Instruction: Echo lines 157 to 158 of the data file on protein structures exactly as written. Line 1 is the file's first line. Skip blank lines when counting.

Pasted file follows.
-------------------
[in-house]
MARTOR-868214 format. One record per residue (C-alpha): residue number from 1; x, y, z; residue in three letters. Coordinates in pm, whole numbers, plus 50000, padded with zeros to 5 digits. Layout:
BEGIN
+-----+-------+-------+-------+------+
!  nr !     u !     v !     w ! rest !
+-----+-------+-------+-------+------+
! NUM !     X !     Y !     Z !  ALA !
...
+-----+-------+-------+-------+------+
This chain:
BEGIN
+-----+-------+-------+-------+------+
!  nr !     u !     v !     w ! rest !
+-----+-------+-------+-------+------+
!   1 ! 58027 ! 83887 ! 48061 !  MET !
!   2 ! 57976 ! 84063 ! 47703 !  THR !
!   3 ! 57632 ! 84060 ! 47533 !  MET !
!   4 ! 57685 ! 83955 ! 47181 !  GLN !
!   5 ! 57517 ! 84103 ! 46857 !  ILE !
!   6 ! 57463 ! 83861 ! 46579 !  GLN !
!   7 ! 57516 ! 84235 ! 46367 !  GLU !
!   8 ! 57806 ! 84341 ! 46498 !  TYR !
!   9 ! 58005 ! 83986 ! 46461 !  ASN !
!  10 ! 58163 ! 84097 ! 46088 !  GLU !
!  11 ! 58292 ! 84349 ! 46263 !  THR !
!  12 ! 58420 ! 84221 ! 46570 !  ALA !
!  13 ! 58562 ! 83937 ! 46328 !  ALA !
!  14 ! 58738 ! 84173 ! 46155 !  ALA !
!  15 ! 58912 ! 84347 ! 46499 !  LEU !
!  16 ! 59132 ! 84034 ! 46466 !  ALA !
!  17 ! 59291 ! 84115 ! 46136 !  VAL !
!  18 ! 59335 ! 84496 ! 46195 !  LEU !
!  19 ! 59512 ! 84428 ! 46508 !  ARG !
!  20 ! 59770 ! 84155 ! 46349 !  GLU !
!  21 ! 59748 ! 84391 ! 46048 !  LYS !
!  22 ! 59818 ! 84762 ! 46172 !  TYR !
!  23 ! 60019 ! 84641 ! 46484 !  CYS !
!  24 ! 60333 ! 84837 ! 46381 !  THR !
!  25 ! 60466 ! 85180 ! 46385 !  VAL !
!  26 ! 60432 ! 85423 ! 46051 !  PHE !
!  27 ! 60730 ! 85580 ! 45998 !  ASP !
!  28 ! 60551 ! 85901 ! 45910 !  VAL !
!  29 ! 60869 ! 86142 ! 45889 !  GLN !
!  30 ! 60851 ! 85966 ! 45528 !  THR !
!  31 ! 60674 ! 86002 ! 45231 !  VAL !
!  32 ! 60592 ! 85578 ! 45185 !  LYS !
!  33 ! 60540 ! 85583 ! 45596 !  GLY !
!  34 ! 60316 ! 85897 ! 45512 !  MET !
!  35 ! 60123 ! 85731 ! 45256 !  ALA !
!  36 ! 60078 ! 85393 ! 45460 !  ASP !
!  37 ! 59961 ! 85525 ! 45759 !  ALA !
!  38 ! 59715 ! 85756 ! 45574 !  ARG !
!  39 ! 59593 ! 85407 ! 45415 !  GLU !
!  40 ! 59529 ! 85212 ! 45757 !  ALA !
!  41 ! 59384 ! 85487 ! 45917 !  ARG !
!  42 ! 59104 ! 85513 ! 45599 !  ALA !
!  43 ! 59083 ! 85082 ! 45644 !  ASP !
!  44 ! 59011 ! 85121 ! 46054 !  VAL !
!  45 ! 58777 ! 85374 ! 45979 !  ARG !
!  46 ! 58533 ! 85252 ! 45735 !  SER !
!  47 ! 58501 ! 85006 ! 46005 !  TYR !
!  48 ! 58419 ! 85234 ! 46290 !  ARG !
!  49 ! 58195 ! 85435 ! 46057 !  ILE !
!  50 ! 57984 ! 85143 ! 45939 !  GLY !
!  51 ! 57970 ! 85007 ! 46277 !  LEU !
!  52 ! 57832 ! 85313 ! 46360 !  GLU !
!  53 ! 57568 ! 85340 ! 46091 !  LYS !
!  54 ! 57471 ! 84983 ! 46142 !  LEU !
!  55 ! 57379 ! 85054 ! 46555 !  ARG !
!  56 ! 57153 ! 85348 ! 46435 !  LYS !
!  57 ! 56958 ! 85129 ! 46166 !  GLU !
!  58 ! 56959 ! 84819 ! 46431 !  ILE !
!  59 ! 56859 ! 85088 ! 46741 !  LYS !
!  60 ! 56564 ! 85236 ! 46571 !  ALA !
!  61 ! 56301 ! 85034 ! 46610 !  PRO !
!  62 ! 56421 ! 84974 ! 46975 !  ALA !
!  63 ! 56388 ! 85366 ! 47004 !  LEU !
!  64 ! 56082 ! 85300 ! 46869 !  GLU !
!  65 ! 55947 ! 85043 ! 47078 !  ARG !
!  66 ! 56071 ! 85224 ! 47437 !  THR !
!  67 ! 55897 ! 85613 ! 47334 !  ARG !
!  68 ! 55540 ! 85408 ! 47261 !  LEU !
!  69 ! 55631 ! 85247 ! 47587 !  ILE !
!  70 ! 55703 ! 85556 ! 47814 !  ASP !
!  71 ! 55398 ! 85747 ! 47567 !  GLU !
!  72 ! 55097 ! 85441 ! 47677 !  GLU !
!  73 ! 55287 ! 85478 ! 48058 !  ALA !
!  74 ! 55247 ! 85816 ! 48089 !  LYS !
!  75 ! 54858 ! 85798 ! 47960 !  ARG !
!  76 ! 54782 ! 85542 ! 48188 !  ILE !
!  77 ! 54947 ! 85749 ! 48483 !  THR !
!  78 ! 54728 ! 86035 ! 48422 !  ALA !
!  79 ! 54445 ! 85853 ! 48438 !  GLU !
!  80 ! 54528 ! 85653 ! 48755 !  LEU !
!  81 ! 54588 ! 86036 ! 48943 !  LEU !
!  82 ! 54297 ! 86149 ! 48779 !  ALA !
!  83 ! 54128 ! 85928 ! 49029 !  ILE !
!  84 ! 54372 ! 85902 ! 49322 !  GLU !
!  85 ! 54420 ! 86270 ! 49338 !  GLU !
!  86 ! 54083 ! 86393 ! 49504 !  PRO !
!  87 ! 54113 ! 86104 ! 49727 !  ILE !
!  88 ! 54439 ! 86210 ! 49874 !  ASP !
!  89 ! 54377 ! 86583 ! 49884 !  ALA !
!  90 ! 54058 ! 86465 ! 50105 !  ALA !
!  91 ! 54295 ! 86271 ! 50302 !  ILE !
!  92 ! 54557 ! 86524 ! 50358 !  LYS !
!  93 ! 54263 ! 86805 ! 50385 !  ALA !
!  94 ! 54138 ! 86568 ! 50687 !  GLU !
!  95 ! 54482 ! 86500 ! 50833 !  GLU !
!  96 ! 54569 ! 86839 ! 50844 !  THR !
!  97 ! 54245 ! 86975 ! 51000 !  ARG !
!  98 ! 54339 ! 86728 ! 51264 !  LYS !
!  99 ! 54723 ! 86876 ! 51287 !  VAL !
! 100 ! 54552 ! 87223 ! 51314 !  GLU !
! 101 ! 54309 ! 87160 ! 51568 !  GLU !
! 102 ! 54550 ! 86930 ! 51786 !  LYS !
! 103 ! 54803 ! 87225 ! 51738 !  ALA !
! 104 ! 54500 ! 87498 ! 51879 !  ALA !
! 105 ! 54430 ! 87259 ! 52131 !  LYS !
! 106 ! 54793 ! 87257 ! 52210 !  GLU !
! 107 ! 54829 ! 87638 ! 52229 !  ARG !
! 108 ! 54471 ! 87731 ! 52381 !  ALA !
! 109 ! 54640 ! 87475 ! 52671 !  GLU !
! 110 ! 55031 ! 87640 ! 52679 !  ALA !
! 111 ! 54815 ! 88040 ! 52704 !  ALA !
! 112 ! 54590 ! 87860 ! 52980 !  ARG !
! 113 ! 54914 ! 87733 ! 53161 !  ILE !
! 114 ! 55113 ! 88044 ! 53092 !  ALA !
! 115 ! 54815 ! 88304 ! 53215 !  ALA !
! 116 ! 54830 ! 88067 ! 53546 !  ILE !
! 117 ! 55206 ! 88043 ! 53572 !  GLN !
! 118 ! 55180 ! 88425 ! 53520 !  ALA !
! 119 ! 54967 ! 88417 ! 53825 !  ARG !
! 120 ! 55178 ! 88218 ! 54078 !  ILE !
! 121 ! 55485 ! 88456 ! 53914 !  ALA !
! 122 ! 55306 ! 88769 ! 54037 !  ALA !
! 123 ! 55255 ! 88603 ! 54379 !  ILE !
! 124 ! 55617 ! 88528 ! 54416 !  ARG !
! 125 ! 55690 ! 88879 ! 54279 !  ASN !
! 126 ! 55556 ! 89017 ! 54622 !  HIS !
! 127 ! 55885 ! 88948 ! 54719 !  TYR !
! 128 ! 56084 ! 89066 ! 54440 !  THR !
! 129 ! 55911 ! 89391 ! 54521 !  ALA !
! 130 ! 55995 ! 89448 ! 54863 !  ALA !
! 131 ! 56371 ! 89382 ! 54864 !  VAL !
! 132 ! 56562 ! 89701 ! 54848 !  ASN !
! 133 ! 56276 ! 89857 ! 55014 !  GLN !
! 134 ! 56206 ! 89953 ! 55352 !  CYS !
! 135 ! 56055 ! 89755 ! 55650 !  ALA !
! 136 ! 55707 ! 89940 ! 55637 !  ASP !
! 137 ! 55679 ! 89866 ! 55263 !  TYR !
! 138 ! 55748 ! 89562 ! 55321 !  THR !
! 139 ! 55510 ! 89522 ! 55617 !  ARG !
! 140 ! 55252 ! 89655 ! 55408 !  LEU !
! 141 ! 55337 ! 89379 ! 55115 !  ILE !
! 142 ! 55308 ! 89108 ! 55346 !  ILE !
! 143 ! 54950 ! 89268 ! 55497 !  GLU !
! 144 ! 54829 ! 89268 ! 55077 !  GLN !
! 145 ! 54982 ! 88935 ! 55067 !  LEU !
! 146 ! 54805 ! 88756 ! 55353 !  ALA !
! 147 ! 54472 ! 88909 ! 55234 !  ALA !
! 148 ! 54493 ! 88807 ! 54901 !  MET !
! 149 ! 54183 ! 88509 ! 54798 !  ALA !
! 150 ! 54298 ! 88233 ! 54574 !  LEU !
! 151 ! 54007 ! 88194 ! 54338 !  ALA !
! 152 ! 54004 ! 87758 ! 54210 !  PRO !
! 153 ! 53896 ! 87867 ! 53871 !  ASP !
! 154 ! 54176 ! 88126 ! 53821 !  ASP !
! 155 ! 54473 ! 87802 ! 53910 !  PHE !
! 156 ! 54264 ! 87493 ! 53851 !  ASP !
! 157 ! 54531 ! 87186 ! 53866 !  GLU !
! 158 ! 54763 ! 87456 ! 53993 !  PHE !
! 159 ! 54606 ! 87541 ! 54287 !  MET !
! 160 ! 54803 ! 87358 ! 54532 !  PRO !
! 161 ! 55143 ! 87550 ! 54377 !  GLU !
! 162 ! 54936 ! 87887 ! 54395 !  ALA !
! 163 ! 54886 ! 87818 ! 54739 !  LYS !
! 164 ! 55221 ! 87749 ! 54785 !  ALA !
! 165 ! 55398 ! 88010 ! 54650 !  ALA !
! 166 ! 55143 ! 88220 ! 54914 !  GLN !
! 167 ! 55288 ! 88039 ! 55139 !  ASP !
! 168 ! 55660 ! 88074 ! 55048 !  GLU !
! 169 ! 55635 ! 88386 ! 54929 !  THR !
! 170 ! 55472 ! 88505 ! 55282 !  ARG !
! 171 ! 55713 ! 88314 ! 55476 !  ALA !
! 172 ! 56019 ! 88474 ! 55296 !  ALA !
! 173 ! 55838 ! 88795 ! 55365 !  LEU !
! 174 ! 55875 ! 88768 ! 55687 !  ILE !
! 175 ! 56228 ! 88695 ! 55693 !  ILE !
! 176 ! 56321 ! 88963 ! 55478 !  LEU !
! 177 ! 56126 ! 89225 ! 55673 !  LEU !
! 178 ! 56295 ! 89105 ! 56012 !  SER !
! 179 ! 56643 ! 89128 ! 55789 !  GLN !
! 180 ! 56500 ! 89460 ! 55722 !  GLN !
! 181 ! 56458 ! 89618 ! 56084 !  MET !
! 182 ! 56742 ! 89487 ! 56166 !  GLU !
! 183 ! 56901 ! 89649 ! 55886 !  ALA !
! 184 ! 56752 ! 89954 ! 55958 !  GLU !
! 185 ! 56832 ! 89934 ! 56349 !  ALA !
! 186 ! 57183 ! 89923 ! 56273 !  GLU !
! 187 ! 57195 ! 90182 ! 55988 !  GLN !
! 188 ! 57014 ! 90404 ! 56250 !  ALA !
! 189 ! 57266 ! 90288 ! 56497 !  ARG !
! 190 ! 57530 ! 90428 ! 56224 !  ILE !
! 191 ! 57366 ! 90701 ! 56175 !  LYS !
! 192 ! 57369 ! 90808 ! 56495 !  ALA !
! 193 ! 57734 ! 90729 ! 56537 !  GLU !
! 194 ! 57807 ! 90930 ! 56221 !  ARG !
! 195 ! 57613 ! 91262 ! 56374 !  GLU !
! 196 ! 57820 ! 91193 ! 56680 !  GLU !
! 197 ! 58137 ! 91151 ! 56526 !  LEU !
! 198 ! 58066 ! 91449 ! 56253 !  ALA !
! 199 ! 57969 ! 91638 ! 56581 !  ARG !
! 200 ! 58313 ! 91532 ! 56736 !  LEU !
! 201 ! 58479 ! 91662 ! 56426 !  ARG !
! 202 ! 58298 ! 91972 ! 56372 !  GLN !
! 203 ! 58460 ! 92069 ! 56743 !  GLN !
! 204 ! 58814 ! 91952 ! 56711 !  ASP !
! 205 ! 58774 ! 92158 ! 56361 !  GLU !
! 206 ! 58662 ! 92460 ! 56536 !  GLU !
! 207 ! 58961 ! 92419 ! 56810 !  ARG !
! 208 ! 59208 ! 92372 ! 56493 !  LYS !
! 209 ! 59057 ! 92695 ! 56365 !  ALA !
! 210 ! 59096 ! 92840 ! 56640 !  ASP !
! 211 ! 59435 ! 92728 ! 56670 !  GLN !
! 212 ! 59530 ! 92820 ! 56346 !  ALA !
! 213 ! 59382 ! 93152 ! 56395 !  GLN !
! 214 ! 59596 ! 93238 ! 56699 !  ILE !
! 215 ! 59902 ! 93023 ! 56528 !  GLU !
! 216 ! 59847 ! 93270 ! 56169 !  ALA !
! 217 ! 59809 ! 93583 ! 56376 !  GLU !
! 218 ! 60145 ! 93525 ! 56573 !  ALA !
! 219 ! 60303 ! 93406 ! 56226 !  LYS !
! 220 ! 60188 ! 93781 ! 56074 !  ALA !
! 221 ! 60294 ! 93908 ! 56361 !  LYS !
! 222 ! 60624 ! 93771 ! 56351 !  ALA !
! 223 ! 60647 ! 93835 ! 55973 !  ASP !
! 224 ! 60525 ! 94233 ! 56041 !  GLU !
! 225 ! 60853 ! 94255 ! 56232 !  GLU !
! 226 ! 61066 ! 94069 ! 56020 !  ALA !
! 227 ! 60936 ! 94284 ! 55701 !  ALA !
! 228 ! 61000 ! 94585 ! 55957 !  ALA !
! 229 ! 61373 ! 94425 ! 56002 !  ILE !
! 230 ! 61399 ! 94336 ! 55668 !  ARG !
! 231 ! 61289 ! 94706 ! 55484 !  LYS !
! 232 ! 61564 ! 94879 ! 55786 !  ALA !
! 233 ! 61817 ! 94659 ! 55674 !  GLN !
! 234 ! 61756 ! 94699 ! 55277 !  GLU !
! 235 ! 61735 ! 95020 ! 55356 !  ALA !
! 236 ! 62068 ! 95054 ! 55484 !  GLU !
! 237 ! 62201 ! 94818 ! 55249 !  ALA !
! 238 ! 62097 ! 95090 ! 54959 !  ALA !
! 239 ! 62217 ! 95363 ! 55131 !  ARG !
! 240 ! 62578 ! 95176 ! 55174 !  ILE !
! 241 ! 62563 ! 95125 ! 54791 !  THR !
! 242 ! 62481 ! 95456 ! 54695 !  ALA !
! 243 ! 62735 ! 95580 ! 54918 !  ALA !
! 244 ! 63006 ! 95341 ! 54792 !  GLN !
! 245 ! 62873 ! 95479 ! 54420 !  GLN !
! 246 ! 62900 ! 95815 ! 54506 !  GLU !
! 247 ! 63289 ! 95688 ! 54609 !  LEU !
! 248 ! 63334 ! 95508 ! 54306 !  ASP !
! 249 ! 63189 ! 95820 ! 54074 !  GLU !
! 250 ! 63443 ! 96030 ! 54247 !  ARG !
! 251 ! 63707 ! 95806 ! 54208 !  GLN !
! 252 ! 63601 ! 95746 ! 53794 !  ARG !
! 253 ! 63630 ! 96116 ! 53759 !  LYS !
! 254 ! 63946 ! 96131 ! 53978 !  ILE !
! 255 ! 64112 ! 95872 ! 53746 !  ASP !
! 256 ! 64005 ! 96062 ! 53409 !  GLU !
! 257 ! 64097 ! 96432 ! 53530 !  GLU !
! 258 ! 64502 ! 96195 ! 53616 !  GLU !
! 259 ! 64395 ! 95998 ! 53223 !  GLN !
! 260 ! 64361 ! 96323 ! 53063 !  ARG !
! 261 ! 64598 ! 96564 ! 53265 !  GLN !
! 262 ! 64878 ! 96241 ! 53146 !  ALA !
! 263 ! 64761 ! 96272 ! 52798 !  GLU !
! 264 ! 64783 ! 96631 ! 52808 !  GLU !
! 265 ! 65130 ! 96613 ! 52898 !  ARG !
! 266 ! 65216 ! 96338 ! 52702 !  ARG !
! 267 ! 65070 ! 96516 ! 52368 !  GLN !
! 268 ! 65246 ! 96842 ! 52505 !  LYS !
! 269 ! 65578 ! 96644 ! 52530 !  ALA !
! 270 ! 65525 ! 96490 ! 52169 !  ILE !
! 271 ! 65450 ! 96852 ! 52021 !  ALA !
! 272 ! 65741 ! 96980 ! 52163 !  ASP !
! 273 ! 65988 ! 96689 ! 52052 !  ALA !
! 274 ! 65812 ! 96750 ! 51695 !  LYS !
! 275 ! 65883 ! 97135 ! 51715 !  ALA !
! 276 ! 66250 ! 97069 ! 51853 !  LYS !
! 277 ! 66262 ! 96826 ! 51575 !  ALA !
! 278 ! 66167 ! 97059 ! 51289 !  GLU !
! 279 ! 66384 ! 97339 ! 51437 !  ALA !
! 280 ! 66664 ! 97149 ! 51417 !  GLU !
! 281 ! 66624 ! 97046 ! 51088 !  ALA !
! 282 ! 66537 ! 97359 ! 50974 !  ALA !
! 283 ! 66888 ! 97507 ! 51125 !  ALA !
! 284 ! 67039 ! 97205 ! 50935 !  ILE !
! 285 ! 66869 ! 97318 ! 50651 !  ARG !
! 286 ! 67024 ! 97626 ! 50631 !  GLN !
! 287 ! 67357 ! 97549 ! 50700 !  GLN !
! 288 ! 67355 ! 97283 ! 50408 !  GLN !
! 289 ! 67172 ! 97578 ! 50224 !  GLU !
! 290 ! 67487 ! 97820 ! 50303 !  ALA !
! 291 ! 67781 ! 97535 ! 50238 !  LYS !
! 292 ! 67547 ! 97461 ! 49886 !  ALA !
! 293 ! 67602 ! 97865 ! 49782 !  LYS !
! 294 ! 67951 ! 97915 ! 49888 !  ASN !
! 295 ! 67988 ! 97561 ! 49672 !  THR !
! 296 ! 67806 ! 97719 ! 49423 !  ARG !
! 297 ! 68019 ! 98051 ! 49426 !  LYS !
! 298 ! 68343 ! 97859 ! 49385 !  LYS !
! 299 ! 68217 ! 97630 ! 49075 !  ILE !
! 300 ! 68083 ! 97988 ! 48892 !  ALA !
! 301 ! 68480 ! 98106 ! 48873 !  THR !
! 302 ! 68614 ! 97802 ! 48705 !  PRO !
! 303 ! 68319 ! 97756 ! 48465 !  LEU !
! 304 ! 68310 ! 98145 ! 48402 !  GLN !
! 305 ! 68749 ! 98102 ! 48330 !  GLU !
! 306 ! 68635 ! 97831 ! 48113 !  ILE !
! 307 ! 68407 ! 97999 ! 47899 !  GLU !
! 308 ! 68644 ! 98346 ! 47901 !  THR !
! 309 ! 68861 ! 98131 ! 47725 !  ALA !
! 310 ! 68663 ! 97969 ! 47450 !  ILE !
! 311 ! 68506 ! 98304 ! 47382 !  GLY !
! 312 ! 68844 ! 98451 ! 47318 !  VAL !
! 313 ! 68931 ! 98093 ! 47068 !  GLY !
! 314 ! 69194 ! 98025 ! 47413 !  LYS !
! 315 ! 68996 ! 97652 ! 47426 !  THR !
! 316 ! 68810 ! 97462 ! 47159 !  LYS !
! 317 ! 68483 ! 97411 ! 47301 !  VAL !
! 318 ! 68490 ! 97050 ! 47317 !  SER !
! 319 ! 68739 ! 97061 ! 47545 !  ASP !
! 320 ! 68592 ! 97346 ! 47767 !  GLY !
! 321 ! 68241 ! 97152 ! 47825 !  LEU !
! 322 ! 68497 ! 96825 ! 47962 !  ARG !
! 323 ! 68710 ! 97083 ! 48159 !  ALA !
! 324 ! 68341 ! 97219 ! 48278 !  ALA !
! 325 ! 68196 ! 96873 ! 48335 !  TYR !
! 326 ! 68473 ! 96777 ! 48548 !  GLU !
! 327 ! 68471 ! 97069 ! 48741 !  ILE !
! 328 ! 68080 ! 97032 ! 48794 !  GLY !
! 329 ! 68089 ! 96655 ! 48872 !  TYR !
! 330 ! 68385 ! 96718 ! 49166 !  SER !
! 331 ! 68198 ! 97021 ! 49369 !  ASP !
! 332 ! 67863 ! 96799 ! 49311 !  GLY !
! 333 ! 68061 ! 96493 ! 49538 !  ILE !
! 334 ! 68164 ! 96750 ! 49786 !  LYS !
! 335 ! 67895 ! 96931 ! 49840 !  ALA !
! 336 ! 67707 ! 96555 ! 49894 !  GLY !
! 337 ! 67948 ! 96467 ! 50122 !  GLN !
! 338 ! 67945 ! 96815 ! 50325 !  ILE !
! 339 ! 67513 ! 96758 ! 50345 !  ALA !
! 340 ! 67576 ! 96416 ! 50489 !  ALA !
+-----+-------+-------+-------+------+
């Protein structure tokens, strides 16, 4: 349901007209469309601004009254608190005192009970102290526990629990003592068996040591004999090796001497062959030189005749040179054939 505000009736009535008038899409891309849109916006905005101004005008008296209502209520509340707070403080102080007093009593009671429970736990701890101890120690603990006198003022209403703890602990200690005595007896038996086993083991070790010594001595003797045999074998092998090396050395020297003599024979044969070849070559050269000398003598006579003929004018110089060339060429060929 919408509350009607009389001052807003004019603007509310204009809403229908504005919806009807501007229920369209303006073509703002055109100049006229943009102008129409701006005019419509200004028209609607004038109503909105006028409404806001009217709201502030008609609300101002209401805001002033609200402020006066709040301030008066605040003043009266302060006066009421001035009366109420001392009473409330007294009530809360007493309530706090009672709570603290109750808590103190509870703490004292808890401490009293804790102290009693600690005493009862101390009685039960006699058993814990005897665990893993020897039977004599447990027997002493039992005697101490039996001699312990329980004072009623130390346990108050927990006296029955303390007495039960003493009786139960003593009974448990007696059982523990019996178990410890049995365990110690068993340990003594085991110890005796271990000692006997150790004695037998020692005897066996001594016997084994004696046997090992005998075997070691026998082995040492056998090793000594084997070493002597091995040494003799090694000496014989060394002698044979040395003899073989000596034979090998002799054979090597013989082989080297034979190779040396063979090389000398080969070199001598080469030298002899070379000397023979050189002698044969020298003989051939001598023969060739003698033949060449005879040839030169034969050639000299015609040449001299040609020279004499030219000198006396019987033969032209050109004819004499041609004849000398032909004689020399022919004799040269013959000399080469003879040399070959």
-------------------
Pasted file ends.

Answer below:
! 143 ! 54950 ! 89268 ! 55497 !  GLU !
! 144 ! 54829 ! 89268 ! 55077 !  GLN !